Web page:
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Vitamin D supply during pregnancy may be linked to offspring’s muscle strength

Published on

27 January 2014

According to a new study from the United Kingdom, adequate blood vitamin D concentrations of mothers during pregnancy may increase muscle strength in their children.

The observational study measured the vitamin D blood concentrations of 678 women in late stages of pregnancy, and the grip strength and muscle mass of their children who were four years of age (1). The study results showed that the mothers with higher vitamin D levels had offspring with greater grip strength. Maternal vitamin D levels were not significantly associated with the lean mass of the offspring.

The researchers commented that the association between maternal vitamin D supply and offspring muscle strength may well have consequences for later health. Muscle strength peaks in young adulthood before declining in older age and low grip strength in adulthood has been associated with poor health outcomes, including diabetes, falls and fractures. It has been well established that vitamin D plays a role in grip and muscle strength (2). Vitamin D deficiency has been linked to lower muscle strength in both children and adults, while some trials indicate that increased vitamin D intakes may improve strength and muscle fiber size.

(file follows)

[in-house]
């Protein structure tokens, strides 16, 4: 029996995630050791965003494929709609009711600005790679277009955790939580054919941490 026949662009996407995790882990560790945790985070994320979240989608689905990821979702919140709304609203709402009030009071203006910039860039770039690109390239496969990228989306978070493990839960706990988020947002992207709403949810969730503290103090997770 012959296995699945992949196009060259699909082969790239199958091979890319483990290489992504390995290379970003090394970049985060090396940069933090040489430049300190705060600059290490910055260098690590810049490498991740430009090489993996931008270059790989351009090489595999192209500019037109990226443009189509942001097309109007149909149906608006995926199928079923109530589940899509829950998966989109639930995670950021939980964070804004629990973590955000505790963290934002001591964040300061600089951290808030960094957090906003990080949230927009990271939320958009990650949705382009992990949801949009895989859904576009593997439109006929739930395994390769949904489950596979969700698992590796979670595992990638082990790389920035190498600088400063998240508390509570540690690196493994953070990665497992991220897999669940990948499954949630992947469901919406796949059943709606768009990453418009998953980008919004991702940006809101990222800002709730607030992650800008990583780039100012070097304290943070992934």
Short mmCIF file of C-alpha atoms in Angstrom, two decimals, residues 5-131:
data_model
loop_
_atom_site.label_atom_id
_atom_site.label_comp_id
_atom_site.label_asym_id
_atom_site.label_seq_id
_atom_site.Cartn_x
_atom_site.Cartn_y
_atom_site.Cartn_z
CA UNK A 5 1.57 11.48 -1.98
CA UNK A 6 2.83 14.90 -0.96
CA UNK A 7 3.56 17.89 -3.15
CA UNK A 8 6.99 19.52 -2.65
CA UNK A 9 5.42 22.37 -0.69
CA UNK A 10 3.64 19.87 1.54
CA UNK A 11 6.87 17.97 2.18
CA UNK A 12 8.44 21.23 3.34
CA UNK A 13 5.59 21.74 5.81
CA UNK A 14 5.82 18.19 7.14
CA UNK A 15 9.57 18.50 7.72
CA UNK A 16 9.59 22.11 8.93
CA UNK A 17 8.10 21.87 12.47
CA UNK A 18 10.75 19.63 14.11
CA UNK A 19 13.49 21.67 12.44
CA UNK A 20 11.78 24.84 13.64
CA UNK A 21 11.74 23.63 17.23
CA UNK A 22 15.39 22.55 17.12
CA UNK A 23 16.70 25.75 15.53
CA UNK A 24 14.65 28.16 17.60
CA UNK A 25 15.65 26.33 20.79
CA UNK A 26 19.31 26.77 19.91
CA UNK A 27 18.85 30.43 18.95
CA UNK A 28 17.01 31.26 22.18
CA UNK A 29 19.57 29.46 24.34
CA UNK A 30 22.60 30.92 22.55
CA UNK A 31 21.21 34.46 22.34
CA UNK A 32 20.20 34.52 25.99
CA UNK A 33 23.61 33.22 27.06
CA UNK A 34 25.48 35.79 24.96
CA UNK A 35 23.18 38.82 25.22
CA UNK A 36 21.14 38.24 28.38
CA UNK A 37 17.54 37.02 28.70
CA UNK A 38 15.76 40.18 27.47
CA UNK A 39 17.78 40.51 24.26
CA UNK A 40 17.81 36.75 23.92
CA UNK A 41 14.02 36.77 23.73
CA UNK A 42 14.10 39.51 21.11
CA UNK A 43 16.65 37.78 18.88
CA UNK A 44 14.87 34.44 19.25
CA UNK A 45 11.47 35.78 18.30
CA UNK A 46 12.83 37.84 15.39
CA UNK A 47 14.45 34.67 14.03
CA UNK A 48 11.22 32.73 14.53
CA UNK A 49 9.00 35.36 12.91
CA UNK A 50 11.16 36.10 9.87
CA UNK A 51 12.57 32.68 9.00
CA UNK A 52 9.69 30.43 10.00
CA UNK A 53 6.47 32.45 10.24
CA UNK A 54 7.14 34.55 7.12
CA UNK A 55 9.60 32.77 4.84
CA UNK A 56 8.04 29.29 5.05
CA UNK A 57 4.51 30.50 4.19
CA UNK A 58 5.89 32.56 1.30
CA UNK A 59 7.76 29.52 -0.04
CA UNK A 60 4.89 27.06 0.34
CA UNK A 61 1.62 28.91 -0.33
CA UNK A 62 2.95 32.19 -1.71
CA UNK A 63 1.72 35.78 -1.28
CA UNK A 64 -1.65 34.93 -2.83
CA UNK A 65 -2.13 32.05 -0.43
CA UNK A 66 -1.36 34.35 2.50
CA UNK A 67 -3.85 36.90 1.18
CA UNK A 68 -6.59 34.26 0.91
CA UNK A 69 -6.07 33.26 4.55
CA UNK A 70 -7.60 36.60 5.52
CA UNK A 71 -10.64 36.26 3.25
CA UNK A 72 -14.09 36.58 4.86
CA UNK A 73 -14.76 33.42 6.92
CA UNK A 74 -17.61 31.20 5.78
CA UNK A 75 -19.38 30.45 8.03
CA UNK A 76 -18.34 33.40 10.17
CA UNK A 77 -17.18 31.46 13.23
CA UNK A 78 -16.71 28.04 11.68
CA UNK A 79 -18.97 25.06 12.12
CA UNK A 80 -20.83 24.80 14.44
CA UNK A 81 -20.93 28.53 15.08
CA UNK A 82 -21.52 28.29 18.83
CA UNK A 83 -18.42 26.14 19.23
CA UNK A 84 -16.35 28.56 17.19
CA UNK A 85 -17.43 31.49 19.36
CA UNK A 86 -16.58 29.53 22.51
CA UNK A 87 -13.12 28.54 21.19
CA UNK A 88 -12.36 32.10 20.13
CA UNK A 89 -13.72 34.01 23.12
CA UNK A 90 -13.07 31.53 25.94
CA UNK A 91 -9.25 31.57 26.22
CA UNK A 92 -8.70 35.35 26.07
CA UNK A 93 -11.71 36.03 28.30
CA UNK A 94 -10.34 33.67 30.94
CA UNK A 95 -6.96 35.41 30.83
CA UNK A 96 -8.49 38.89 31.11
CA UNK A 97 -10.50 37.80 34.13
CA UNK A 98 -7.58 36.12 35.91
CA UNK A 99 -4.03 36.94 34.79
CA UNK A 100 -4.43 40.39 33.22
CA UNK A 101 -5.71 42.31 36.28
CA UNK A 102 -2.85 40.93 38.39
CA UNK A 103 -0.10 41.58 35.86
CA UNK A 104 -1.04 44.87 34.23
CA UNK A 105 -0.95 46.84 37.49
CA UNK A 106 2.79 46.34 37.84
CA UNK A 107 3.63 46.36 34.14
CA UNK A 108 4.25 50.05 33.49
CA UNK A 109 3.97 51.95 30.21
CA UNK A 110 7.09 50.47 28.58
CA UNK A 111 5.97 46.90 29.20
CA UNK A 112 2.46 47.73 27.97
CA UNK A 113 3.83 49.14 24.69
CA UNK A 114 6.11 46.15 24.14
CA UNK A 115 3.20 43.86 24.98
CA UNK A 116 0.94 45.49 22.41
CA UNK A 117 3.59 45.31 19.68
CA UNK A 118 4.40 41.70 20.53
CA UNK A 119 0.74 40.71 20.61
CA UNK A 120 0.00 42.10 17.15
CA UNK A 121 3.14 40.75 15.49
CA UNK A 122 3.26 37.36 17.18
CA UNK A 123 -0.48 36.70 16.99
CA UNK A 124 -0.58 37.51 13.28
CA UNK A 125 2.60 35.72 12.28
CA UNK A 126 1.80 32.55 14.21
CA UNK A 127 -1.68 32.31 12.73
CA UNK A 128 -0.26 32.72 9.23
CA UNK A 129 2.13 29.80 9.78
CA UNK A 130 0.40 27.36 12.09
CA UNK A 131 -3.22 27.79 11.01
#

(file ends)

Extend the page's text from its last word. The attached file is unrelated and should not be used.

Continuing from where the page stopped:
1. Attwood B. Maternal Antenatal Vitamin D Status and Offspring Muscle Development: Findings from the Southampton Women's Survey. Journal of Clinical Endocrinology & Metabolism. 2014; 99(1).
  2. Redzic M. et al. Relationship between 25-hydoxyvitamin D, muscle strength, and incidence of injury in healthy adults: a systematic review. Nutr Res. 2013; 33(4):251–258.

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